Bartenders

(NOC 6512)

in All Sales and Service

Bartenders mix and serve alcoholic and non-alcoholic beverages. They work in restaurants, hotels, bars, taverns, private clubs, banquet halls and other licensed businesses. Supervisors of bartenders are included in this group.

Job Outlook

Average

Read more

  • Estimate Decline sharply employment change, 2019-2021
  • Estimate -90 openings due to growth and retirements, 2018-2020
  • Estimate Moderate rate of unemployment in 2019

Compared to: All Sales and Service

  • Estimate -505 employment change, 2019-2021
  • Estimate 6125 openings due to growth and retirements, 2018-2020
  • Estimate rate of unemployment not available for these occupation.

From March until June, dining rooms, bars, and other drinking businesses were ordered to close. Though restaurants could continue to sell delivery or takeout meals, most bartenders were laid off under during this period. As of November 2020, dining rooms in the Halifax region were forced to close for a second time due to community spread of the virus. This is expected to result in a temporary increase in the number of unemployed bartenders. Many bartenders were rehired when bars and dining rooms were permitted to reopen in early June. However, occupancy and physical distancing restrictions often reduce the amount of revenue a business can generate, which may negatively affect staffing levels going forward. Employers in some communities have encountered a shortage of bartenders and other restaurant staff, in some cases forcing them to reduce operating hours. In response to COVID-19, the provincial government has relaxed liquor regulations so alcoholic beverages can be ordered with takeout. Some businesses have begun to sell prepared cocktails in response, which may represent an opportunity for bartenders even under a takeout model.

Prior to COVID-19, the number of workers in food services rose during the previous several years. Demand has increased with population and income growth, as well as the rising popularity of food delivery services. There are typically some vacancies due to high turnover in this occupation. Going forward, employment in this occupation will be linked to the health of the food services industry overall. Many restaurants have indicated an inability to recover financially from the closure in the spring. Those normally reliant on seasonal summer revenue were particularly hard-hit by the decline in tourism. Opportunities also arise due to the turnover of businesses. While the challenges of the pandemic have caused several bars and restaurants to close permanently, there have been many announcements of new ones opening.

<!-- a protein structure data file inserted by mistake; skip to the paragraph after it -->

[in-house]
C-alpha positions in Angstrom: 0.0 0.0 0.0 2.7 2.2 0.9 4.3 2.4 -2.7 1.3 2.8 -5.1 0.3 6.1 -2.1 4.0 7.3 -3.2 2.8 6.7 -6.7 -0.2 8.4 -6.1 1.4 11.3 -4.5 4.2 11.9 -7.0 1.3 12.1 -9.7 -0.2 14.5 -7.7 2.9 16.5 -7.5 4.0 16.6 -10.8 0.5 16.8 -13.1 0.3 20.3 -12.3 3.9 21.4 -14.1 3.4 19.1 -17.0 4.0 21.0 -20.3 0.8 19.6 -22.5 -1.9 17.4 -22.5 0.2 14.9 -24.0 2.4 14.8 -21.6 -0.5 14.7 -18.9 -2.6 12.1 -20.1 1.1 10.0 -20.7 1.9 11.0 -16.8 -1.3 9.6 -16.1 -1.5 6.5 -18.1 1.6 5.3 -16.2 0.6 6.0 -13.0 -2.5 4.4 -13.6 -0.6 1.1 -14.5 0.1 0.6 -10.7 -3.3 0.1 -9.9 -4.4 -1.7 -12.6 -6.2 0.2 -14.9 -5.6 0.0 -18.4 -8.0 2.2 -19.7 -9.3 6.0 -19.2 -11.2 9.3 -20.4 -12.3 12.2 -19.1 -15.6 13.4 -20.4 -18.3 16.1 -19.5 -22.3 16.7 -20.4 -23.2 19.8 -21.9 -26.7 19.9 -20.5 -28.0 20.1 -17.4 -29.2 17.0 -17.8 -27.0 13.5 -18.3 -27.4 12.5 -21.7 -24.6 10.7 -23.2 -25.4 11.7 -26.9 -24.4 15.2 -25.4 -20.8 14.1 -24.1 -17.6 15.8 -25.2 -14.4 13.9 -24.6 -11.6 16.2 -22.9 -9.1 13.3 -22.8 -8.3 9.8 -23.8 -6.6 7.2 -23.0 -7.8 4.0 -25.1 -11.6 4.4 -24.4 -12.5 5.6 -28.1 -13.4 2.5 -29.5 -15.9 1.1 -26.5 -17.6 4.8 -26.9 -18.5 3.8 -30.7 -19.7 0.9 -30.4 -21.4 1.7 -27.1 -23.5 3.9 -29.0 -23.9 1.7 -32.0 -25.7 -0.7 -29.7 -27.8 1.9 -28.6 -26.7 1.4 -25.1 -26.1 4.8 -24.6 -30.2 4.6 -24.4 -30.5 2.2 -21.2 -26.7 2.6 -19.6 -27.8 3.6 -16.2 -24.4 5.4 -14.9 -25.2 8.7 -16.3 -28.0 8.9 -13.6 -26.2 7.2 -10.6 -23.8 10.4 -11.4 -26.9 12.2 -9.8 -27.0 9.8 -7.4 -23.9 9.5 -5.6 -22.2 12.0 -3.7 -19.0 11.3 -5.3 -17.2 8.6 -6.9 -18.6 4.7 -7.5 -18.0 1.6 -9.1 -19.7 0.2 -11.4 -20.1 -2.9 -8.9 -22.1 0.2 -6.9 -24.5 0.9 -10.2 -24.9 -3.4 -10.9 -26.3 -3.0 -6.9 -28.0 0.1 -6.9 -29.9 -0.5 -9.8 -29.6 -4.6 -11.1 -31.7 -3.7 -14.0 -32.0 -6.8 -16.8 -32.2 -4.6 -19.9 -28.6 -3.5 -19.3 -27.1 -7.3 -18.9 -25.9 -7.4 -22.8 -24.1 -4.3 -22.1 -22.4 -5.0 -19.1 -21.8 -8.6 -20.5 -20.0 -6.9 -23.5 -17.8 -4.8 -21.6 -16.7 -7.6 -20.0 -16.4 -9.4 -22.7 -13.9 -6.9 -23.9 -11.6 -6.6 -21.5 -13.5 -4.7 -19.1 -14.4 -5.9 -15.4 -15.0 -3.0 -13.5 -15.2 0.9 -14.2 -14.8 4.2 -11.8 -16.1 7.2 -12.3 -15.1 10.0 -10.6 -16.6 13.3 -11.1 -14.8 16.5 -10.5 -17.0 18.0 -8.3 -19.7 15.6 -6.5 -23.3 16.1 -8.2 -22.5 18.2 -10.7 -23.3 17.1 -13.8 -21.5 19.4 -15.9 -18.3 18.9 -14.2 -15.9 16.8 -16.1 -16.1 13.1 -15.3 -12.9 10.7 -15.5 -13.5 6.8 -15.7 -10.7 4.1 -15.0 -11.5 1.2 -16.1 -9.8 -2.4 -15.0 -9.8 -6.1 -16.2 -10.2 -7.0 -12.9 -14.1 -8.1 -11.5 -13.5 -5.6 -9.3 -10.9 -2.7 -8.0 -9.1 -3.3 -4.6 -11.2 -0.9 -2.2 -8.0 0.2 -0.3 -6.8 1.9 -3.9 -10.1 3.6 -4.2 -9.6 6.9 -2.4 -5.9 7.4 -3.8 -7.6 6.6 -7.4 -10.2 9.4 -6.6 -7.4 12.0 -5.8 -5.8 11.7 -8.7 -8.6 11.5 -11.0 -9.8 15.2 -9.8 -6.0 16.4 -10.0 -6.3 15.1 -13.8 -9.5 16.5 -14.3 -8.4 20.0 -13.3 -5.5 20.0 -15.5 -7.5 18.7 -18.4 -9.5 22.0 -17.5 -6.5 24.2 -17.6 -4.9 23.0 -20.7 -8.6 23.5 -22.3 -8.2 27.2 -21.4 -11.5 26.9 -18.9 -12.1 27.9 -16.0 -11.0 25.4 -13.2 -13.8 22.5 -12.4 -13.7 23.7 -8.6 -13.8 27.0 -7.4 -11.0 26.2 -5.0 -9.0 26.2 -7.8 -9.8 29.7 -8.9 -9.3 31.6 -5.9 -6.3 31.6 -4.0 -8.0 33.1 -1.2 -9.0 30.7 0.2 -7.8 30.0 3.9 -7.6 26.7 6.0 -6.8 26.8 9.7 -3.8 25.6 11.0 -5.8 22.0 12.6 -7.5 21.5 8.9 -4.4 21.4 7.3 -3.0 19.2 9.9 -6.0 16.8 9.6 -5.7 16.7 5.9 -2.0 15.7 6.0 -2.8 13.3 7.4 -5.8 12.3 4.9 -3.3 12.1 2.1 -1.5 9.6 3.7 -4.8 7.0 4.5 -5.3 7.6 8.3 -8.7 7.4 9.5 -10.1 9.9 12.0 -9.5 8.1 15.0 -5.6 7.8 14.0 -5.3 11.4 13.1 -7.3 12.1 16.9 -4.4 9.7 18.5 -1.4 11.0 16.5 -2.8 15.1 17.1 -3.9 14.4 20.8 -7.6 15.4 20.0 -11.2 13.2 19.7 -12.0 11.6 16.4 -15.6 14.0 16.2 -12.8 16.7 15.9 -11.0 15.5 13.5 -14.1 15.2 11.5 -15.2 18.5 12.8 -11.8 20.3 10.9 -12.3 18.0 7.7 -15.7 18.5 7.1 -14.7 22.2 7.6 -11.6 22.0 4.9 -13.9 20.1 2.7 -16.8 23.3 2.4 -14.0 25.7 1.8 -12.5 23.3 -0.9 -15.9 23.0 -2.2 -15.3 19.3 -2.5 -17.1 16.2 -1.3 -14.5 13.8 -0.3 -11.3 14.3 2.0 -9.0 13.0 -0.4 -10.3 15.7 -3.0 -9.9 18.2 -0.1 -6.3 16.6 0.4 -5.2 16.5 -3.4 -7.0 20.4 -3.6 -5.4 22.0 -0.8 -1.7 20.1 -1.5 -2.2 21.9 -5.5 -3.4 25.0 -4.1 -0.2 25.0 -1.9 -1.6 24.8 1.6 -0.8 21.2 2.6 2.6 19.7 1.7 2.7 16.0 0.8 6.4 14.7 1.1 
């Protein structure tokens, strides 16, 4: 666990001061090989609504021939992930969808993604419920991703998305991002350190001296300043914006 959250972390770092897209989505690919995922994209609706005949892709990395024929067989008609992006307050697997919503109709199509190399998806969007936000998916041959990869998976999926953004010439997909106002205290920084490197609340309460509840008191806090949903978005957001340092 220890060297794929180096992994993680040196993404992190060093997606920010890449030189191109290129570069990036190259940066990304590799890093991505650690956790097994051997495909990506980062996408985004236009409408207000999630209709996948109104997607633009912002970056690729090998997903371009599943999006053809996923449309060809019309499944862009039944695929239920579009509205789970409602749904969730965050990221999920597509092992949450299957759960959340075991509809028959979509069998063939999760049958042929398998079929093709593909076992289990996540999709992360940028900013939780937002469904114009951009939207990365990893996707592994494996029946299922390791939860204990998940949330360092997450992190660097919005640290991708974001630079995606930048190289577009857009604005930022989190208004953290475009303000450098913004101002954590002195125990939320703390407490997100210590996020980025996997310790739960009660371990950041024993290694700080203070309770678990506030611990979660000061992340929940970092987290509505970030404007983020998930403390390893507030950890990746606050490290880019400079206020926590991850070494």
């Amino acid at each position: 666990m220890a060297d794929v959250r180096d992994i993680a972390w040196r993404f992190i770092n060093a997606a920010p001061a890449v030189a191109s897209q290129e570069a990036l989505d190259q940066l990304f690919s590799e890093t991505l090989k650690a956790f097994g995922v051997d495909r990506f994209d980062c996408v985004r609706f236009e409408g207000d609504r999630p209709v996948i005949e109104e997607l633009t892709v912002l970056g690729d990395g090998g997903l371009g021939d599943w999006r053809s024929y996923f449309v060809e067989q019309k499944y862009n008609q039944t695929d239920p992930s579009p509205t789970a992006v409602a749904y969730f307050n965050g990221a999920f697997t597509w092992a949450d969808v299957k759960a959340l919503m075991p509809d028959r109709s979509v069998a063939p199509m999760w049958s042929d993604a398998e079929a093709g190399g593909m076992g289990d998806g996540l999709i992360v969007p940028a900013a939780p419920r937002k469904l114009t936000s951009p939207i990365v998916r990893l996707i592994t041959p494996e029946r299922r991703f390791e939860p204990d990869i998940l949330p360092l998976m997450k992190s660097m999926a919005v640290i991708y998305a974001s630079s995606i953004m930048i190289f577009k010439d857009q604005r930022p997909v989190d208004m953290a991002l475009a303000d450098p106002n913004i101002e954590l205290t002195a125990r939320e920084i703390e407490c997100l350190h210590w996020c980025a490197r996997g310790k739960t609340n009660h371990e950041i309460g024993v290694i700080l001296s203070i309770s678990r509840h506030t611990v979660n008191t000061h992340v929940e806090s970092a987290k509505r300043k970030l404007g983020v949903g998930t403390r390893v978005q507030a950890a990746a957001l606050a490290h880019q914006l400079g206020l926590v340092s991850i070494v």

The median employment income for the 33% of Bartenders who worked full-time, year-round in 2015 was $20,075. Across all occupations in Nova Scotia, the 59% of those who worked full-time, year-round had a median employment income of $43,600. (Source: 2016 Census)

Hourly Pay

$12.95

Minimum

$13.00

Median

$15.95

Maximum

Annual Pay

$4,300

Minimum

$14,865

Median

$25,304

Maximum

Compared to: All Sales and Service

Hourly Pay

$12.55

Minimum

$18.36

Median

$22.50

Maximum

Annual Pay

$2,949

Minimum

$16,629

Median

$45,086

Maximum

About the job

Nature of work

Bartenders mix and serve alcoholic and non-alcoholic beverages. They work in restaurants, hotels, bars, taverns, private clubs, banquet halls and other licensed businesses. Supervisors of bartenders are included in this group.

Job duties

Bartenders:

  • Take beverage orders from serving staff or directly from patrons.
  • Mix liquor, soft drinks, water, and other ingredients to prepare cocktails and other drinks.
  • Prepare mixed drinks, wine, draft or bottled beer and non-alcoholic beverages for food and beverage servers or serve directly to patrons.
  • Collect payment for beverages and record sales.
  • Maintain inventory and control of bar stock and order supplies.
  • Clean bar area and wash glassware.
  • Ensure compliance with provincial/territorial liquor legislation and regulations.
  • May train and supervise other bartenders and bar staff.
  • May hire and dismiss staff.

Sample job titles

  • bar attendant
  • bar steward
  • barkeeper
  • barman/barwoman
  • bartender
  • bartenders supervisor
  • head bartender
  • lounge supervisor-bartender
  • managing bartender

Skills